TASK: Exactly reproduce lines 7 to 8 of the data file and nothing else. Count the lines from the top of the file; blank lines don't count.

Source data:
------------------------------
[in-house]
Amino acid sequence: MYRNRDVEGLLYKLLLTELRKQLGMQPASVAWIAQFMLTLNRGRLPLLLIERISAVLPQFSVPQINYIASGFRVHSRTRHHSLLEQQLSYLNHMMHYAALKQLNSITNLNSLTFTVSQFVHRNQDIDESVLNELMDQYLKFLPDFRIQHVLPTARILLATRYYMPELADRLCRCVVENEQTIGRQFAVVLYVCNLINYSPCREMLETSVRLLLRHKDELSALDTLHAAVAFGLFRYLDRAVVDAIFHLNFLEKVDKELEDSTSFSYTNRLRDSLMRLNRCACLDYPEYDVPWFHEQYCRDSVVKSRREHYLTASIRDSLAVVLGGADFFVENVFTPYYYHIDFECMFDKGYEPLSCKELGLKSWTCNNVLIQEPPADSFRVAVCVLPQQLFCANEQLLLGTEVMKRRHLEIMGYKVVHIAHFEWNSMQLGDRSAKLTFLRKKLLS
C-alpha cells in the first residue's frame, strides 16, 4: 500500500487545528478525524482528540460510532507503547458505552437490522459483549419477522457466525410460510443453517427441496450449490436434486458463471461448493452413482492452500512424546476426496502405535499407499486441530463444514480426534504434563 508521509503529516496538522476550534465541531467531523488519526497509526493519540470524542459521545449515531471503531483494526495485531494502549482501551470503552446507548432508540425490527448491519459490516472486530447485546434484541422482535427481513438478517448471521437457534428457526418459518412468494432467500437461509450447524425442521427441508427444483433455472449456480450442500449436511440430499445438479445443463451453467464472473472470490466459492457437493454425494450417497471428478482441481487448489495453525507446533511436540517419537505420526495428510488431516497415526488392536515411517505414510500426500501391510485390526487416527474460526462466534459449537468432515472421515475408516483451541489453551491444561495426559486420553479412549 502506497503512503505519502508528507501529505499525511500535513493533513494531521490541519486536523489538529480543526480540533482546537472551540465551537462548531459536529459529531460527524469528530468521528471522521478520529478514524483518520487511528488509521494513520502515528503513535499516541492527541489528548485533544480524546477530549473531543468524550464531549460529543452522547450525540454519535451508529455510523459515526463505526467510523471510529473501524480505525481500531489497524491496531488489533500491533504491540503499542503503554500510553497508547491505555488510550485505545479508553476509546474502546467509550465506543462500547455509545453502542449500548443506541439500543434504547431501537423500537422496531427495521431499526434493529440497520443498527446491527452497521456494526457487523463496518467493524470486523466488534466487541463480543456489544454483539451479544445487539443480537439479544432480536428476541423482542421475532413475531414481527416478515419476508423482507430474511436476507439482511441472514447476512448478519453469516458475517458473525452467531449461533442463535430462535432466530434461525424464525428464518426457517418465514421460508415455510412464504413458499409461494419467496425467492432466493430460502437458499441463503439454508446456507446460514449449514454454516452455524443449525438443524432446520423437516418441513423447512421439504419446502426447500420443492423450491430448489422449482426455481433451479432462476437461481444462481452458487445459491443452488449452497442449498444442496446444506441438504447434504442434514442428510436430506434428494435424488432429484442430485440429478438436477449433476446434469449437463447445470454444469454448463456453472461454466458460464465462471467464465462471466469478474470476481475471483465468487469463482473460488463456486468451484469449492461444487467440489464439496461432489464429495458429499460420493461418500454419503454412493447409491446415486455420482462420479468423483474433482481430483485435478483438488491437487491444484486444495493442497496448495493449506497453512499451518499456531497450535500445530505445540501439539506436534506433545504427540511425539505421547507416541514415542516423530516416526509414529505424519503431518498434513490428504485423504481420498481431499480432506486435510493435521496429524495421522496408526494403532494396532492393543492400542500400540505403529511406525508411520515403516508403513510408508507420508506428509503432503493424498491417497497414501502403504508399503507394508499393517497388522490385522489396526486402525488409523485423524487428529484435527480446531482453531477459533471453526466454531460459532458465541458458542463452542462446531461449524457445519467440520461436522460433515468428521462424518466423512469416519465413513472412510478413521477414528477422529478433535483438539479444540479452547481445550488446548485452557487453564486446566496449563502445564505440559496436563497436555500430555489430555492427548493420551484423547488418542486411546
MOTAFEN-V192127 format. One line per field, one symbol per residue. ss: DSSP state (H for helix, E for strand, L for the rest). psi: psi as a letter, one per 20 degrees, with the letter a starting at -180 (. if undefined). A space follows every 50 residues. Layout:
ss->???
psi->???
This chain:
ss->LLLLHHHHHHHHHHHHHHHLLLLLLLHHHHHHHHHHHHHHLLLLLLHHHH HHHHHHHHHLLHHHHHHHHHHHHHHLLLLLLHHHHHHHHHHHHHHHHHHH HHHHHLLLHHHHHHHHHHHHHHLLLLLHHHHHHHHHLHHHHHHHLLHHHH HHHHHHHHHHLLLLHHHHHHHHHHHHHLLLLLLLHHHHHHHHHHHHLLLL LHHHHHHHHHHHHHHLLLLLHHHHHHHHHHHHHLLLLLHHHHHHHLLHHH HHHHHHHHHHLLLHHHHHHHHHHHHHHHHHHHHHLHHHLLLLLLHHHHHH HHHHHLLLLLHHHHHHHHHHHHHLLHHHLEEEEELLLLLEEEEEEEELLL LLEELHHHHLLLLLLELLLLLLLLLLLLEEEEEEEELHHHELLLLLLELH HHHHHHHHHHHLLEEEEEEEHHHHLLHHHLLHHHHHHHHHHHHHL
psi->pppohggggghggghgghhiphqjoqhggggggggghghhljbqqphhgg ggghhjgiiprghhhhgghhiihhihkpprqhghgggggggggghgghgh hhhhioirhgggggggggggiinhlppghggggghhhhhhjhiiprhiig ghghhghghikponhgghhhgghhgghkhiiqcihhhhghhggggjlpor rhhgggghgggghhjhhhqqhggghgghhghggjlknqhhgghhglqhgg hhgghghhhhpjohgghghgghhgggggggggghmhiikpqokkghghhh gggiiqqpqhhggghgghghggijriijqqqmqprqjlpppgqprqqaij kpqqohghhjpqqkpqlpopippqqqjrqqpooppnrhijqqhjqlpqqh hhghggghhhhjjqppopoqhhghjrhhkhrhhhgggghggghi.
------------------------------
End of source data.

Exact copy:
This chain:
ss->LLLLHHHHHHHHHHHHHHHLLLLLLLHHHHHHHHHHHHHHLLLLLLHHHH HHHHHHHHHLLHHHHHHHHHHHHHHLLLLLLHHHHHHHHHHHHHHHHHHH HHHHHLLLHHHHHHHHHHHHHHLLLLLHHHHHHHHHLHHHHHHHLLHHHH HHHHHHHHHHLLLLHHHHHHHHHHHHHLLLLLLLHHHHHHHHHHHHLLLL LHHHHHHHHHHHHHHLLLLLHHHHHHHHHHHHHLLLLLHHHHHHHLLHHH HHHHHHHHHHLLLHHHHHHHHHHHHHHHHHHHHHLHHHLLLLLLHHHHHH HHHHHLLLLLHHHHHHHHHHHHHLLHHHLEEEEELLLLLEEEEEEEELLL LLEELHHHHLLLLLLELLLLLLLLLLLLEEEEEEEELHHHELLLLLLELH HHHHHHHHHHHLLEEEEEEEHHHHLLHHHLLHHHHHHHHHHHHHL